It’s clear Facebook’s new Graph Search is a direct blow to Google. It was created by a team of former Googlers and Facebook is using Microsoft Bing as its backup for Web searches.While Google dominates the search market, Google+ has done little to steal Facebook’s social market share.
Facebook’s Graph Search, if executed properly, will be more useful than Google searches when it comes to finding personalised results and trusted recommendations. And it will do it all using data Google’s search engine can’t touch.
“People use search engines to answer questions,” Mark Zuckerberg told Wired’s Steven Levy. “But we can answer a set of questions that no one else can really answer. All those other services are indexing primarily public information, and stuff in Facebook isn’t out there in the world — it’s stuff that people share. There’s no real way to cut through the contents of what people are sharing, to fulfil big human needs about discovery, to find people you wouldn’t otherwise be connected with. And we thought we should do something about that. We’re the only service in the world that can do that.”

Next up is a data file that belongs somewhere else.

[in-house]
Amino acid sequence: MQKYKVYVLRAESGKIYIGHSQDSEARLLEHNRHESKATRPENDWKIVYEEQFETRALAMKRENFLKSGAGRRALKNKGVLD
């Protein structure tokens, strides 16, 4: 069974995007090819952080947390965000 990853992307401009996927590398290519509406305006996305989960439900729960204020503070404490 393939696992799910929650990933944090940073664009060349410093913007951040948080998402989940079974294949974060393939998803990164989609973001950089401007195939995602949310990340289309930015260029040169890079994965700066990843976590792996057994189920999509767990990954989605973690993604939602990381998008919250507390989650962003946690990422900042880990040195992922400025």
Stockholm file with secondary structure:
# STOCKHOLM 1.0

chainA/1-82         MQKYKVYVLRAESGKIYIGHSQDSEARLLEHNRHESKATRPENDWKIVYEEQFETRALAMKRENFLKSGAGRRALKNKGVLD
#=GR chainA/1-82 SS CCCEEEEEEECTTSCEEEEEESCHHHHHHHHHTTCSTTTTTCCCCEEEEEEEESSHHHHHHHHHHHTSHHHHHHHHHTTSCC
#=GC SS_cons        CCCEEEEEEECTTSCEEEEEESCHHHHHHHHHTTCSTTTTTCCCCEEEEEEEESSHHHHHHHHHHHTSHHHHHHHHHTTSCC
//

Levy explains the difference between Facebook’s and Google’s search engines further:
Graph Search is fundamentally different from web search. Instead of a Google-like effort to help users find answers from a stitched-together corpus of all the world’s information, Facebook is helping them tap its vast, monolithic database to make better use of their “social graph,” the term Zuckerberg uses to describe the network of one’s relationships with friends, acquaintances, favourite celebrities, and preferred brands.
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